Arriving two years after its famous predecessor, it serves as an excellent update to the Mark II. In the end, it represents an exceptional value proposition in the Micro Four Thirds realm and a perfect example of the unique selling point these smaller cameras offer. While it’s compact, it blends impressive imaging performance and niche functionality, which tailors it to a broad demographic of mediums.
It has all of the essentials to produce superb photos and videos, without anything extraneous. Plus, Olympus is smart enough not to overload its body with unnecessary controls. The result is a camera that makes an excellent upgrade for previous Mark II owners or first-time camera for first-timers. Refined styling, strong imagining performance, and advanced shooting functionality make a perfect beginner platform to learn the fundamentals. But, one that leaves ample room for further development as you progress.
It’s also an excellent choice for those desiring a compact travel and blogging camera, though not ideal for vlogging as it lacks a fully articulating screen. Not to mention, this camera also has built-in image editing. This feature combines perfectly with the 15 art filters and Wi-Fi capability to produce a superbly creative tool for social media.
Face detection AF on this camera is also particularly useful, especially when coupled with touch to focus, providing quite a compelling package. No questions, this is a camera designed for the traveling photographer in mind. It’s compact size, and intuitive feature set lends itself to be an ideal choice for those wanting to document their journeys and experiences.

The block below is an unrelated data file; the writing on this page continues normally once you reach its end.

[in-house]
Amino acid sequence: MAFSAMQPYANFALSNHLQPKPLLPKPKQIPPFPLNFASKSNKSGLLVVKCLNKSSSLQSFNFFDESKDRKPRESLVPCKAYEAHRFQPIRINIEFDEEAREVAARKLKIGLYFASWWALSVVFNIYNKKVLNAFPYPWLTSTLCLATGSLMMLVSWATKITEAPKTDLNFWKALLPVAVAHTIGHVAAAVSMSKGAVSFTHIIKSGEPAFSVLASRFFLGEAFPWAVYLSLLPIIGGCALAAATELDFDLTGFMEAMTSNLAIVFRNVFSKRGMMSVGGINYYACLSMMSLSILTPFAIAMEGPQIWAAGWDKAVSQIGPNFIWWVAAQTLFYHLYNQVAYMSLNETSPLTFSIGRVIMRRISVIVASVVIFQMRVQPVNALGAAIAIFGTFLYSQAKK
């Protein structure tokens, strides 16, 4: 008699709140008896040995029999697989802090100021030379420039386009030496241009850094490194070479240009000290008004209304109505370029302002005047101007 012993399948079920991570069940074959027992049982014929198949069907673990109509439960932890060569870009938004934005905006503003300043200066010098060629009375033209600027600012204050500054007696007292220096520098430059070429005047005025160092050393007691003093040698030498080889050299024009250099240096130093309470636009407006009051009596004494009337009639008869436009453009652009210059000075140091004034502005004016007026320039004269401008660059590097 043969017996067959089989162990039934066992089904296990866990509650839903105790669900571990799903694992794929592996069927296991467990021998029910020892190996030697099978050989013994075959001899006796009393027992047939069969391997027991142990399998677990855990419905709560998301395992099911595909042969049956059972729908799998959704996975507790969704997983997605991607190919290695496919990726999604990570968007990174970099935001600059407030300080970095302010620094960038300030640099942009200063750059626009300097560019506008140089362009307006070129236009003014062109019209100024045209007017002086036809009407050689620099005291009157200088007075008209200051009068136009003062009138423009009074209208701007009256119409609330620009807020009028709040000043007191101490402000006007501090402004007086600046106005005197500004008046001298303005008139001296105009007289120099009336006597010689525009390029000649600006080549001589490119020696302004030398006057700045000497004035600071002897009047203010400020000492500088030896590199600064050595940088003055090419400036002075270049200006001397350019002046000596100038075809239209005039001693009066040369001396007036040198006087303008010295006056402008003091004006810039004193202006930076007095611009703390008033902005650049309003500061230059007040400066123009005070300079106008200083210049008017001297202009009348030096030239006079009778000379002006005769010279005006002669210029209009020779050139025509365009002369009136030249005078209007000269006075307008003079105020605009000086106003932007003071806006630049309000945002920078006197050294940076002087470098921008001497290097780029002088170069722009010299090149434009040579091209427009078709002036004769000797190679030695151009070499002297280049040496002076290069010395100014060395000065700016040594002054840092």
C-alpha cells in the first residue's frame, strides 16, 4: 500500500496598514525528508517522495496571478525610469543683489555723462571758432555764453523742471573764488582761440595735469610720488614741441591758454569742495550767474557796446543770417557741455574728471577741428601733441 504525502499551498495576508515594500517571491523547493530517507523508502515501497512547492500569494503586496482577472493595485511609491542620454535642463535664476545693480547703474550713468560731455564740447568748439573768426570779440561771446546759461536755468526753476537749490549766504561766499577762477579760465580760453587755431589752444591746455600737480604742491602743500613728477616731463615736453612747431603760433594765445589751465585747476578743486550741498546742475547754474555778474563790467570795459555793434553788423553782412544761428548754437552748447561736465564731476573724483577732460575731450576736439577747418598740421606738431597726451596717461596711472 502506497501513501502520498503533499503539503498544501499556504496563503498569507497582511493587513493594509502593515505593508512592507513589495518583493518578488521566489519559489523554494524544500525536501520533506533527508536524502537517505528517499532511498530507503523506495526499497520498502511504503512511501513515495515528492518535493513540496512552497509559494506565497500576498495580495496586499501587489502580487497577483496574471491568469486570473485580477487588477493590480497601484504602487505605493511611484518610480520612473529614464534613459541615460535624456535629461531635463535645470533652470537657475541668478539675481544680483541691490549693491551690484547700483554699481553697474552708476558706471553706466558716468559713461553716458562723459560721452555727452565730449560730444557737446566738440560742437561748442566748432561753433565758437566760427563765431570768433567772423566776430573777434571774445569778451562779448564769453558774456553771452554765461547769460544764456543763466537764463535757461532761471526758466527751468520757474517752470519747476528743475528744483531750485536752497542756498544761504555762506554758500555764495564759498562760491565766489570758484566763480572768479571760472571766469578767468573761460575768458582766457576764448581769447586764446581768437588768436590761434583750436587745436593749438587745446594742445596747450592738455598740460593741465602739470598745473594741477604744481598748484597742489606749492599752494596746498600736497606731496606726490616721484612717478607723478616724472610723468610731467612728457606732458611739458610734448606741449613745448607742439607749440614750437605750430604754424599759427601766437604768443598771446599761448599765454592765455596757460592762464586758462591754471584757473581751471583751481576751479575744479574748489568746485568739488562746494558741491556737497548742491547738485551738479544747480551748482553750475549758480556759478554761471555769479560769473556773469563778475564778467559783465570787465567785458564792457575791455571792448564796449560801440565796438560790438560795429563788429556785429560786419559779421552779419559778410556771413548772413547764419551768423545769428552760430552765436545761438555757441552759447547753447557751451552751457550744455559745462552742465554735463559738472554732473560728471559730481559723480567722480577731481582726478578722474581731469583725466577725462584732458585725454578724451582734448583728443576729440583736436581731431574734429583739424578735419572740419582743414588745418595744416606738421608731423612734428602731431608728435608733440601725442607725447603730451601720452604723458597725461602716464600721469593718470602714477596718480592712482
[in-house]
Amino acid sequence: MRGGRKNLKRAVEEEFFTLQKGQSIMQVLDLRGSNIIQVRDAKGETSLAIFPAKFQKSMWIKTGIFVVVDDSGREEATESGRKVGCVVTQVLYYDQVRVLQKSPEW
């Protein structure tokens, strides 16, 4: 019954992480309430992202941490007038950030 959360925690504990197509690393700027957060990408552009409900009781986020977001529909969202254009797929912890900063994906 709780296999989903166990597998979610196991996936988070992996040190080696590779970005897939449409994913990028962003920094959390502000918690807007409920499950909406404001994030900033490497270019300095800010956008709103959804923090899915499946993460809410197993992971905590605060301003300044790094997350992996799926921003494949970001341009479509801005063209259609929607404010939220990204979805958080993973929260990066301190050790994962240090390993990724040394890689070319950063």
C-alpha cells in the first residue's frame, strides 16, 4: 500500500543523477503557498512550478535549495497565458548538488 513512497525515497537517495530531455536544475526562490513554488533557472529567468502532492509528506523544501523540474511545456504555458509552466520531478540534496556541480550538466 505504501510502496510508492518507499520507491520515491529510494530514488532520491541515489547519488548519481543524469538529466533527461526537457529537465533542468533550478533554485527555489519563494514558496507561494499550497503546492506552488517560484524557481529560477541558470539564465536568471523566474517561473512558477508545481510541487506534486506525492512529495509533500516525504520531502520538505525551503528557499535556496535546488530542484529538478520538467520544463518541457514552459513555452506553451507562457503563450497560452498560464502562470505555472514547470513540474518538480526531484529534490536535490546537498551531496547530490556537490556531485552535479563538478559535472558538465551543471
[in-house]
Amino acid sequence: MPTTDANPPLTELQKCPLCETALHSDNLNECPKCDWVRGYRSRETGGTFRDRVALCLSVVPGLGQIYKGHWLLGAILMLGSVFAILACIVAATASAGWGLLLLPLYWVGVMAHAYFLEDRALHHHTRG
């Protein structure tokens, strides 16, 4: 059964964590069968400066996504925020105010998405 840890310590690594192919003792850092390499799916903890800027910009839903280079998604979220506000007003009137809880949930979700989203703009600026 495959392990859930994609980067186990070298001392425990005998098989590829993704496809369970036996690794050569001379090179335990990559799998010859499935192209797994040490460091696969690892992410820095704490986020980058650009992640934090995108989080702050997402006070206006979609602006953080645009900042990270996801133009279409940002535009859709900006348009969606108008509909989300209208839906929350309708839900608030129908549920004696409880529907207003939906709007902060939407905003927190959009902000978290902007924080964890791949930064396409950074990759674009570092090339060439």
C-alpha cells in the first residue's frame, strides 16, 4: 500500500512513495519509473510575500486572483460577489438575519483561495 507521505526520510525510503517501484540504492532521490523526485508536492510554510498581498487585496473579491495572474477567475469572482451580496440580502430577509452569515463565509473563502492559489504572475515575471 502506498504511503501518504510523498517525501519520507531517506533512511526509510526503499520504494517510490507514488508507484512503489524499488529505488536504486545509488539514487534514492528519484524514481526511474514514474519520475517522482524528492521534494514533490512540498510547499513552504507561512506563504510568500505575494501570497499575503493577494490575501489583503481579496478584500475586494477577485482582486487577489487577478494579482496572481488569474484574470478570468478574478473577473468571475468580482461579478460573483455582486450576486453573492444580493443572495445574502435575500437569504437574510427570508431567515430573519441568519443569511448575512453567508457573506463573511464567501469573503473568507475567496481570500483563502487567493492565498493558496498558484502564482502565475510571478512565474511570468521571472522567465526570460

For video shooters, this camera is best reserved for casual users as it lacks both headphone and microphone inputs. However, for seasoned or professional videographers, it could make an excellent compact solution for those looking for a quick and dirty solution to shoot handheld b-roll footage. While several quirks remain with this camera in regards to its video features, we can’t overlook its stabilization, which is the real star feature. Sure, it won’t replace an outward stabilizer. However, the performance it delivers is seriously best in class at this price, and that says something.
In the end, timeless design and a well-rounded feature set culminate into a strong performer that remains one to watch in 2019.
Last Updated on September 11, 2023 by Photography PX Published November 5, 2019
Of the cameras in the Olympus lineup, this camera deliver the best overall user experience and organization which makes it the ideal choice for beginning photographers. Sure, the difference between it and the predecessor are not revolutionary. However, the changes made do add up to deliver a far refined system. In the end, it represents an exceptional value proposition and one that blends impressive imaging performance with niche functionality to tailor to a broad demographic. It has all of the essential to deliver, without anything extraneous. In the end,timeless design and well-rounded feature set culminate into a strong performer that remains competitive in 2019.